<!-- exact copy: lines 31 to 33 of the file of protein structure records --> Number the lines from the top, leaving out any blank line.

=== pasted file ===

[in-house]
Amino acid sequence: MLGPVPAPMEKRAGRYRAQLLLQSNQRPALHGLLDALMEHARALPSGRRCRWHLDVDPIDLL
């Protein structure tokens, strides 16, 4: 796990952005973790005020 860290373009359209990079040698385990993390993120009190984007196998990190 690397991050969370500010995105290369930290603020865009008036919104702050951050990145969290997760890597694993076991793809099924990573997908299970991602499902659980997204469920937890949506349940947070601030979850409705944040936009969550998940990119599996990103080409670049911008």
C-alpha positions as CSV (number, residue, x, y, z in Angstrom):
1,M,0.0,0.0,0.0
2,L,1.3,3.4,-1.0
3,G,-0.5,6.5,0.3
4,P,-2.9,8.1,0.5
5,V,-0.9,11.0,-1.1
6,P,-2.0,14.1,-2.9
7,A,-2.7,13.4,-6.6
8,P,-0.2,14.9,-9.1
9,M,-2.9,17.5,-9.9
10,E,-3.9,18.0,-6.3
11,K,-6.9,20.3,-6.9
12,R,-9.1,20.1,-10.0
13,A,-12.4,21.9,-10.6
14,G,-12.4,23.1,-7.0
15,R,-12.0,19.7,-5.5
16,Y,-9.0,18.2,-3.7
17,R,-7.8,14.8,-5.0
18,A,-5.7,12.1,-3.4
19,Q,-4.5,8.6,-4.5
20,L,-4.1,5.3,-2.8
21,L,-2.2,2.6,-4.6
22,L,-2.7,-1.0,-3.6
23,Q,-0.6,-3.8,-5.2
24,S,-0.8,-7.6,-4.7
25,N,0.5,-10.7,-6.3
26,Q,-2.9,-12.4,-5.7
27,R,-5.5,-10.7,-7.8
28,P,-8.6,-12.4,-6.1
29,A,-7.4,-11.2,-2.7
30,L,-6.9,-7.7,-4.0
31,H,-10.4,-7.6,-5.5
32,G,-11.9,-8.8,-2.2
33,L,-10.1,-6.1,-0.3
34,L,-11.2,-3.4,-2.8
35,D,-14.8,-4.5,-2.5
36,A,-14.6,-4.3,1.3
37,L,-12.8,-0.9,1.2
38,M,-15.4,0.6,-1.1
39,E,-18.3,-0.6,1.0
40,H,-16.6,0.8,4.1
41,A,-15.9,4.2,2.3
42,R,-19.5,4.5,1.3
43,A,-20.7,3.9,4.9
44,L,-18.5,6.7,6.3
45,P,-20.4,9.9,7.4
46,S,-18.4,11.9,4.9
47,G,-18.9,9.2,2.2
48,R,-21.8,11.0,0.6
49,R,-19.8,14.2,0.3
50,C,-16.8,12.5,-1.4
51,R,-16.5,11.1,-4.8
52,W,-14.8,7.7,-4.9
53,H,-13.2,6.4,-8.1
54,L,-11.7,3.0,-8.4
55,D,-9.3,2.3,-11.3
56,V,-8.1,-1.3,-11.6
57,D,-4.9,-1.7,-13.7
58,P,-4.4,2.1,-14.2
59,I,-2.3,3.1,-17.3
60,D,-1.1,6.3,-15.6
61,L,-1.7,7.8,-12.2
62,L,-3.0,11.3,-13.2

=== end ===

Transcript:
27,R,-5.5,-10.7,-7.8
28,P,-8.6,-12.4,-6.1
29,A,-7.4,-11.2,-2.7